Rocket Internet, the German web incubator run by the Samwer brothers, is notorious for aggressively cloning American sites and launching them in Europe. They’ve done it with everything from eBay to Facebook to Groupon — and just a couple of weeks ago they came under fire for the shamelessness of Bamarang, their carbon copy of the design flash sales site Fab.com.
While their tactics win them few friends — even Russian superinvestor Yuri Milner apparently turned down the chance to join their latest fund over concerns about their approach — there is at least an obvious method on display. So far, the Samwers have targeted established, well-funded, American services who have yet to gain much of a footprint in Europe.
But today a report about their latest venture seems to show that they’re changing tactics.
Rocket Internet’s next clone startup will be called Dropgifts and will be modeled on the Wrapp gift-giving service, Silicon Allee understands. Two Facebook pages have already been set up for the new service fromRocket, the Samwer brothers’ investment vehicle, a hint that it will launch sooner rather than later.
The site also includes three bullet points: “Surprise your friends with free gift cards”, “Choose from a variety of awesome brands” and “Sign up and start Dropping free gifts today”. The “awesome brands” include some names from Rocket’s very own stable, such as Zalando and Wimdu.
Wrapp essentially allows people to send gift cards to their friends on social networks — sometimes paying from their own pocket, sometimes passing on offers from retailers and other businesses. Groups can also use Wrapp to club together and send joint presents.
While it’s not entirely clear what Dropgifts will look like — the sites are currently password protected, and the Facebook pages were taken down over the weekend — the report appears to be accurate. Indeed, when it does launch, the service seems to plan on going big: a search of domain records appears to show that individuals linked to Rocket have lined up Dropgifts sites in countries across Europe, from the U.K. in the West to Russia in the East, and from Finland in the North to Italy in the South.
The difference between Dropgifts and the other Samwer clones is that unlike previous targets, Wrapp is not an established, well-funded, American service: it’s a young startup that only launched in Sweden at the end of last year. As it says on its website:
Wrapp is based in cold and dark, but sometimes warm and bright Stockholm, Sweden. We also have an office in sunny California’s Silicon Valley. Currently we only partner with retailers in Sweden, but other countries will be added very, very soon!
True, Wrapp isn’t necessarily an entirely run-of-the-mill startup. It has a great founding team, including serial entrepreneur Hjalmar Winbladh, the former CEO of Sendit and Rebtel, and Andreas Ehn, the former CTO of Spotify. It closed $10.5 million in funding at the turn of the year, from well-regarded investors including Reid Hoffman of Greylock and Skype founder Niklas Zennstrom through his company Atomico. And it’s ambitious, with plans to launch in America and the U.K. this year.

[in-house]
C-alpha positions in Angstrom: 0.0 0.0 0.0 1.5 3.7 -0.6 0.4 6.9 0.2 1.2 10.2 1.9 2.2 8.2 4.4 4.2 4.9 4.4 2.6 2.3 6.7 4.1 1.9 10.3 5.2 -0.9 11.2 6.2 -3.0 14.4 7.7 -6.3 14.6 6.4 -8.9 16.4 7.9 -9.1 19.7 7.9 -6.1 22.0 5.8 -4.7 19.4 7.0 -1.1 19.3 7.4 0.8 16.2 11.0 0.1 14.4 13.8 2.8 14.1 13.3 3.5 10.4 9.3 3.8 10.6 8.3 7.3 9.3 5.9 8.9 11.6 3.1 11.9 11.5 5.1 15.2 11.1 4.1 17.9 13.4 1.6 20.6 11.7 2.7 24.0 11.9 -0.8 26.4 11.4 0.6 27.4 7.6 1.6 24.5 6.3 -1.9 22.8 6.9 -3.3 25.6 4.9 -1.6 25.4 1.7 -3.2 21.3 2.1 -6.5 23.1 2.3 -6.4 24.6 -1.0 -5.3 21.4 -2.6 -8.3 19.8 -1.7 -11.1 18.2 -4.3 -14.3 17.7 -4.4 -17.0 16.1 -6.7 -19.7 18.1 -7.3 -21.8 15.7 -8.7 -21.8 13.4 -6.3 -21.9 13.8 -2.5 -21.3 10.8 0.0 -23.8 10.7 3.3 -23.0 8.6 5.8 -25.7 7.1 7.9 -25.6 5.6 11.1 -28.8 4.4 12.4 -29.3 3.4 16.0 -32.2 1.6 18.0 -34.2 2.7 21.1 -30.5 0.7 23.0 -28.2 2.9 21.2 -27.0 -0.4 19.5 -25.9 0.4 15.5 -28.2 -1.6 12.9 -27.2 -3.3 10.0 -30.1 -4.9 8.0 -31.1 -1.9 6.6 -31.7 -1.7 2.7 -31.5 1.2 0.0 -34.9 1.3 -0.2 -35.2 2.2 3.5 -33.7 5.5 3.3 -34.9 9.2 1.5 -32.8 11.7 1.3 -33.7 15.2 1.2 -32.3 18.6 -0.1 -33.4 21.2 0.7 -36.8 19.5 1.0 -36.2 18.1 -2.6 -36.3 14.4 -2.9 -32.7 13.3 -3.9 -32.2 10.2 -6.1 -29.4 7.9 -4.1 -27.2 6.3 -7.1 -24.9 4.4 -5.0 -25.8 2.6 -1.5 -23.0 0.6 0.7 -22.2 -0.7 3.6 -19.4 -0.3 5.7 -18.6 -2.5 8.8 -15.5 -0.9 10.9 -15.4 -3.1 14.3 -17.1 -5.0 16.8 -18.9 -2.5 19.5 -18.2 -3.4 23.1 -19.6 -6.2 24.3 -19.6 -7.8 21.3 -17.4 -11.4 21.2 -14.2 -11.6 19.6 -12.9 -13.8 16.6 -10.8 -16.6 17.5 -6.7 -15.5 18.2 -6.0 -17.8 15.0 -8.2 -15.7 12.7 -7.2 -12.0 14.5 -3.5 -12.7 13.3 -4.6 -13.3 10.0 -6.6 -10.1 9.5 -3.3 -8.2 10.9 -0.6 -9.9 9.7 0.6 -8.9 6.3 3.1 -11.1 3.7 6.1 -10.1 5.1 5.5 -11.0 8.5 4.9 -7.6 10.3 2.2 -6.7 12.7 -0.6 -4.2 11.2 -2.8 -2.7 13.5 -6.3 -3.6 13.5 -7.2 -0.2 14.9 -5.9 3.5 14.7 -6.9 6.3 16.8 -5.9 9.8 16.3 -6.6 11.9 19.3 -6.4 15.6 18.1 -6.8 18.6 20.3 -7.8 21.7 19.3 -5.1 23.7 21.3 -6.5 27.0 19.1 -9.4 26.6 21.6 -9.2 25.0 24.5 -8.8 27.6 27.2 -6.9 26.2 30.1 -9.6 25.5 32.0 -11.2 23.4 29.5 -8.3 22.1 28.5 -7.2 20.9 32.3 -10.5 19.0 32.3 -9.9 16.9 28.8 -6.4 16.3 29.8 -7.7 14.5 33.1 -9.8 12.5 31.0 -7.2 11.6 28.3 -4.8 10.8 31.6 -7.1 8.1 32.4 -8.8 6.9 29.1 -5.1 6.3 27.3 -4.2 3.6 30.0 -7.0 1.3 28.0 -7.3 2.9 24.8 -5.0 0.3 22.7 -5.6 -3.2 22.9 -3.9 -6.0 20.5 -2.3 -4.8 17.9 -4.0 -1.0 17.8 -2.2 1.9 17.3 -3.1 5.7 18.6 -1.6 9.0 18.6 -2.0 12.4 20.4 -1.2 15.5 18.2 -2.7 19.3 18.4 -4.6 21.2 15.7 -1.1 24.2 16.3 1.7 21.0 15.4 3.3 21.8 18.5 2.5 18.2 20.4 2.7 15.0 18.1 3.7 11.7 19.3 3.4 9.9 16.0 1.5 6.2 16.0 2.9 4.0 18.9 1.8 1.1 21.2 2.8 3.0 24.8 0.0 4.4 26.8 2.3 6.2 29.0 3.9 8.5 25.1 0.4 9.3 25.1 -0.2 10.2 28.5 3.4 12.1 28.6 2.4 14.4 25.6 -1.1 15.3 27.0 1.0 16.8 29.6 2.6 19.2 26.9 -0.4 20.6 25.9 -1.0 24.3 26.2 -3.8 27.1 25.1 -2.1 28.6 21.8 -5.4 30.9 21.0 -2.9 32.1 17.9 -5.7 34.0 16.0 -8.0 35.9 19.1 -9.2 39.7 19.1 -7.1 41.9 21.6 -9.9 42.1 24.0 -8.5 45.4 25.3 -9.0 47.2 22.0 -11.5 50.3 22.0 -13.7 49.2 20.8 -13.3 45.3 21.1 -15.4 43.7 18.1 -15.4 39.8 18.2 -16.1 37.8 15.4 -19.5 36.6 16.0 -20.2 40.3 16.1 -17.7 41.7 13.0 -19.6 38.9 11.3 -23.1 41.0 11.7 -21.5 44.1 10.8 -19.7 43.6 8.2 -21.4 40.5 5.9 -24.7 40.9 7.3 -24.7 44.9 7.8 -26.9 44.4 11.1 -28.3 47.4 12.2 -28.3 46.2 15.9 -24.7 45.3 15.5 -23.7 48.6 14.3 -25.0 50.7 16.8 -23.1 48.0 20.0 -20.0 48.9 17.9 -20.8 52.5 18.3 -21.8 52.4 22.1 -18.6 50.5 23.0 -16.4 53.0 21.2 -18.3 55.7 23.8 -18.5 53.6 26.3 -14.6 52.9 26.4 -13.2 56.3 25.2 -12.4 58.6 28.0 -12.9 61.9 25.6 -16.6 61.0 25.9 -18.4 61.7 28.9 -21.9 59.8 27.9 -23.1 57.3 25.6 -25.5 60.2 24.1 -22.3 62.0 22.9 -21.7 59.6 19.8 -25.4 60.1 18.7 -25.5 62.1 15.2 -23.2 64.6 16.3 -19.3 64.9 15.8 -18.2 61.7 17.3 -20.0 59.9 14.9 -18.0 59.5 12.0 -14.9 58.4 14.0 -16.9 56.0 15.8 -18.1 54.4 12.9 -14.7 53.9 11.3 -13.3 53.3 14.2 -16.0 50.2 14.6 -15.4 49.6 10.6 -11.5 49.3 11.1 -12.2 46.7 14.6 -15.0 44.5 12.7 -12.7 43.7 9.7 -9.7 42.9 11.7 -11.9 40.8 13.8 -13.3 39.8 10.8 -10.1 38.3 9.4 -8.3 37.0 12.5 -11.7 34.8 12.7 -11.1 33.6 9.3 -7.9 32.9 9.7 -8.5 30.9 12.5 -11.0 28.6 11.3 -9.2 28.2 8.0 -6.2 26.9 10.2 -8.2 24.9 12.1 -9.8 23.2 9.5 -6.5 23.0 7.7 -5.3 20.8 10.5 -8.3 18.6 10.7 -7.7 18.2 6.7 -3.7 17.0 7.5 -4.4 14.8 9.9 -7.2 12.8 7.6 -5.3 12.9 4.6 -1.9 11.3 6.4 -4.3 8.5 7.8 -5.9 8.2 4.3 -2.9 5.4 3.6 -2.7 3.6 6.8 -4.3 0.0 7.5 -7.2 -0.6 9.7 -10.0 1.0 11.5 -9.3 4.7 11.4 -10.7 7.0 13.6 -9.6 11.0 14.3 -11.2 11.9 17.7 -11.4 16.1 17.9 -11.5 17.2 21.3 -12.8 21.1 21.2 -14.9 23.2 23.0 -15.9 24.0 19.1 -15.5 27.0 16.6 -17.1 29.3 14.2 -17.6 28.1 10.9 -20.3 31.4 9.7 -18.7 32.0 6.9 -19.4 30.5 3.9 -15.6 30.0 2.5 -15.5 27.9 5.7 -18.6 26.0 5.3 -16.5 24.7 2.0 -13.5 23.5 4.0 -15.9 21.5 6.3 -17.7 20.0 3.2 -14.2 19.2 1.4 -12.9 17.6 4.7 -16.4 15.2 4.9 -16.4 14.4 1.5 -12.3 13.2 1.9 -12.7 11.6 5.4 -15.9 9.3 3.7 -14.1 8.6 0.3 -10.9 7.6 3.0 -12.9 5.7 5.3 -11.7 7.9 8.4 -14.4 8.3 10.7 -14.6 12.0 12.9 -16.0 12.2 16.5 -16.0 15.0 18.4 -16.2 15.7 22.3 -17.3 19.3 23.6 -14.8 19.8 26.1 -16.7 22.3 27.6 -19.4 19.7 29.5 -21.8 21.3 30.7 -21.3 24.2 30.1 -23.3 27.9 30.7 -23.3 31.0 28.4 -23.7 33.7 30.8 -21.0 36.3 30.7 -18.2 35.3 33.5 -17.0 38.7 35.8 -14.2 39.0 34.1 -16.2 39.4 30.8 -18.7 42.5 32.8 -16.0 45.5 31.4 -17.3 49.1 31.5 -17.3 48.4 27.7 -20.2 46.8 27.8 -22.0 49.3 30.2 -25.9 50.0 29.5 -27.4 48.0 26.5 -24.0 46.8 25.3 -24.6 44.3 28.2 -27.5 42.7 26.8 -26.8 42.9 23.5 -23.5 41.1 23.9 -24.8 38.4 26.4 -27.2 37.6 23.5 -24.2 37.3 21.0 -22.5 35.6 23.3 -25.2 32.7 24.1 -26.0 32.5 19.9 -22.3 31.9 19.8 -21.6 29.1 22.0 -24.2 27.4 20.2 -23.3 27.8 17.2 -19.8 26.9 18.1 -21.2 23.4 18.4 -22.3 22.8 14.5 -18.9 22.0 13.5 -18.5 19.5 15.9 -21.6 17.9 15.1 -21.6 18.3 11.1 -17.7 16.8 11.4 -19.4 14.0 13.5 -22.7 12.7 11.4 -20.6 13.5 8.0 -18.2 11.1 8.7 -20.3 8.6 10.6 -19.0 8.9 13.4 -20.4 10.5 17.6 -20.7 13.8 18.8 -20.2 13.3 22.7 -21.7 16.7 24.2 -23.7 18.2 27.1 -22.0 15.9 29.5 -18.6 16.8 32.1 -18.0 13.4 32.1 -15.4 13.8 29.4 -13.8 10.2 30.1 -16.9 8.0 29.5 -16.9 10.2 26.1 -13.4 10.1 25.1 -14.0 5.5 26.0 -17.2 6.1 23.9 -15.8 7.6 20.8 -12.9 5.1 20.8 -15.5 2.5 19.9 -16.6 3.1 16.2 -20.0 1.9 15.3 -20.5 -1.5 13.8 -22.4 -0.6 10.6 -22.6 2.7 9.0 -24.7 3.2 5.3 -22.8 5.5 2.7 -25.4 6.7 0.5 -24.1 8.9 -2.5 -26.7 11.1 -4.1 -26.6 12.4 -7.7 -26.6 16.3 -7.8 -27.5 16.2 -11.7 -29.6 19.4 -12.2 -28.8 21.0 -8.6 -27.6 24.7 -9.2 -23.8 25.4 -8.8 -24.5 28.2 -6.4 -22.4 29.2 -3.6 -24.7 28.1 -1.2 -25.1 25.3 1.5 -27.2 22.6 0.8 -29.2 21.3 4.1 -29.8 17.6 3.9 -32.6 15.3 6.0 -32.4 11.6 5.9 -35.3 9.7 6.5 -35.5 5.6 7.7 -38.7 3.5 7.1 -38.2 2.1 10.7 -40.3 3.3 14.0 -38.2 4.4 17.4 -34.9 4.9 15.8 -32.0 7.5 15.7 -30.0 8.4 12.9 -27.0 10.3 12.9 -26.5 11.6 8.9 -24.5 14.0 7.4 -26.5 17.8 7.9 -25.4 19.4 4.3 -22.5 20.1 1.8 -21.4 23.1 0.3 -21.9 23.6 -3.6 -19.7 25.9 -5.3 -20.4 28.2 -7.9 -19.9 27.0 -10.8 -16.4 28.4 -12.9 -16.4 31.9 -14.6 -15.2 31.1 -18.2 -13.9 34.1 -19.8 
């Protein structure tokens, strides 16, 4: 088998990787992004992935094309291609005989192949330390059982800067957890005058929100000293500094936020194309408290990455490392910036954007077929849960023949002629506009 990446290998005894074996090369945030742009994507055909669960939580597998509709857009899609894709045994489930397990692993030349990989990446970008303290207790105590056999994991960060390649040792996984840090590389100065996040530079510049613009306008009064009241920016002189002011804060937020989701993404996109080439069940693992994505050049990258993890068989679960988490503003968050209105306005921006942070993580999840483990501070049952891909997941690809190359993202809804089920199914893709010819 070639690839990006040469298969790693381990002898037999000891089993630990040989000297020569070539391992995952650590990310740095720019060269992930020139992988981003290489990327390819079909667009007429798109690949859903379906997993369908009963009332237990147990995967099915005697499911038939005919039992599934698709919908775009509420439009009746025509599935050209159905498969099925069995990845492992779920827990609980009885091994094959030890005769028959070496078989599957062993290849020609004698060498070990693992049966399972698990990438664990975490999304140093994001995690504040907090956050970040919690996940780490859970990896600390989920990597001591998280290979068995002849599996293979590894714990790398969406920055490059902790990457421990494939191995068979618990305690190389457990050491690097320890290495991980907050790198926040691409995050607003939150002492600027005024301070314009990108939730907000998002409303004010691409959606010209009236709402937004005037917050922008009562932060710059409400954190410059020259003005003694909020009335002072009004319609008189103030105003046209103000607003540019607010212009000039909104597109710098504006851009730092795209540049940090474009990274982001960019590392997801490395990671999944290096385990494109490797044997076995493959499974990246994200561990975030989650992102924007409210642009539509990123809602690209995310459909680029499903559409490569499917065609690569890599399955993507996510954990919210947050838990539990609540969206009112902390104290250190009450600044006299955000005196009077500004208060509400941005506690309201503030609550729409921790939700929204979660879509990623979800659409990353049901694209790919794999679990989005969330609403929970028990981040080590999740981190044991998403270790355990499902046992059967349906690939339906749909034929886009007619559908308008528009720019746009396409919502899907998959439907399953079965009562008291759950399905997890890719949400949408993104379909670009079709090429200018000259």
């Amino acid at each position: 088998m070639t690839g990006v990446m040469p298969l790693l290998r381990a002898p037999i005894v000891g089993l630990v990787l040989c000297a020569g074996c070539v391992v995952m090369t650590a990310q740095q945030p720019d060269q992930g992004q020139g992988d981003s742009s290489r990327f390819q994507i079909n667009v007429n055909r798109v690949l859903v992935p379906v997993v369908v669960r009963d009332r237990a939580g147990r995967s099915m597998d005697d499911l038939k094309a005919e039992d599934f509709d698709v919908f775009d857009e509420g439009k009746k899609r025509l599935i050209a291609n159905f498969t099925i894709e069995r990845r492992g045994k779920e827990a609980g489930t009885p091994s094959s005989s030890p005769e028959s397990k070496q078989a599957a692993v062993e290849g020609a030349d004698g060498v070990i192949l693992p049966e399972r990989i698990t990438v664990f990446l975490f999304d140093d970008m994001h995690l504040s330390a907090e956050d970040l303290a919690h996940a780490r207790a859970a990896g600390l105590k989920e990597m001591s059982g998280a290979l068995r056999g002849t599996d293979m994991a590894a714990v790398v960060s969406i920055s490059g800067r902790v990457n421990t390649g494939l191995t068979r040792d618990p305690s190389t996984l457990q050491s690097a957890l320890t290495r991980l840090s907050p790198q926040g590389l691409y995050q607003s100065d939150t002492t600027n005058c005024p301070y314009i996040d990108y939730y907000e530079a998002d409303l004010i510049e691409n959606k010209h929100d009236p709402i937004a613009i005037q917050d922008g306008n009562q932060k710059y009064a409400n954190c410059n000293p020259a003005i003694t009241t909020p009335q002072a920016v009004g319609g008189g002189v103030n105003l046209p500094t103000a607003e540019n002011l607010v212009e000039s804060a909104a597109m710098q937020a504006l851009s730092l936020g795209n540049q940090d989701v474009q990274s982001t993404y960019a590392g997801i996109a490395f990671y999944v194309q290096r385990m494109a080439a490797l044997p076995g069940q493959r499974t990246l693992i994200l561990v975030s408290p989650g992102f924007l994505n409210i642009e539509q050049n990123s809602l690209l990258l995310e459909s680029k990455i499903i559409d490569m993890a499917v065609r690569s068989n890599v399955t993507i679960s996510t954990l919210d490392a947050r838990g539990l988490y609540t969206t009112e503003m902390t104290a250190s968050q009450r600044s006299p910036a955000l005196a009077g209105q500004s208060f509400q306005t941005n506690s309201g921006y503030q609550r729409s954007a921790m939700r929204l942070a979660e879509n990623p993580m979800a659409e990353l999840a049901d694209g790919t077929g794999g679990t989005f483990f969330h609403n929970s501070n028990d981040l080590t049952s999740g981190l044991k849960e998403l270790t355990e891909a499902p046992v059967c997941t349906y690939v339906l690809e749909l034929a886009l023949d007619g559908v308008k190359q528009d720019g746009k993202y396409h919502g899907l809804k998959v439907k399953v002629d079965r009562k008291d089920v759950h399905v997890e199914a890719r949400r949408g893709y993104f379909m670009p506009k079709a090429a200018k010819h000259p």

But unlike most of the businesses that Rocket clones, Wrapp is barely out of the starting gates.
I spoke to Wrapp’s Winbladh today, and he told me that he was “surprised” by the rumors.
“At this point we don’t have much information about them — so it’s premature for us to say anything,” he said. “But it’s surprising that they would clone something as young as Wrapp.”
Wrapp already has sales people working in Germany and the U.K., both markets that Rocket appears to have lined up for Dropgifts, he said — and added that he believed the company was well prepared for a battle on German territory.
“I’m used to competitive situations, and there are lots of things with this product that make it hard to copy,” he said. “And because of the situation with clones in Germany, companies like Wrapp have to launch with strategies in place for the German market.”
So have the Samwer brothers crossed the line this time?
I’ve written recently that cloning and copying is a fact of life for most significant businesses, and heard from experts who say that it practice happens more often than we would like to admit, often in our own backyards. But while they argue that the best way of fighting that sort of copying is to go international earlier and execute better, what do you do if you are the underdog? Where do you draw the line?
Compared to the Samwers, who are currently pitching investors for a $1 billion growth fund to pump up their businesses, Wrapp is very small fry indeed. Rocket isn’t just hoping to build a copy of an existing major site and exploit a geographical market it has yet to enter, as it has done in the past with eBay and Groupon: it’s looking to elbow its way past that competitor before it even gets going.
Under the antitrust laws of many countries, using market dominance in one area to force out competitors in another is considered anti-competitive practice. By this token, the Samwers — who control one of Europe’s strongest Internet companies and have a massive war chest — are starting to tread a fine line.
Rocket did not respond to a request for comment. I suspect its employees may simply scoff and suggest that Wrapp for not growing fast enough, the question is how far and how fast can a very young startup be expected to expand.
“Of course I’m paranoid about it — I am an entrepreneur, which means I am paranoid about everything,” said Winbladh. “I won’t say I am not concerned, but they will actually help me to execute even better because it will help me galvanize the team.”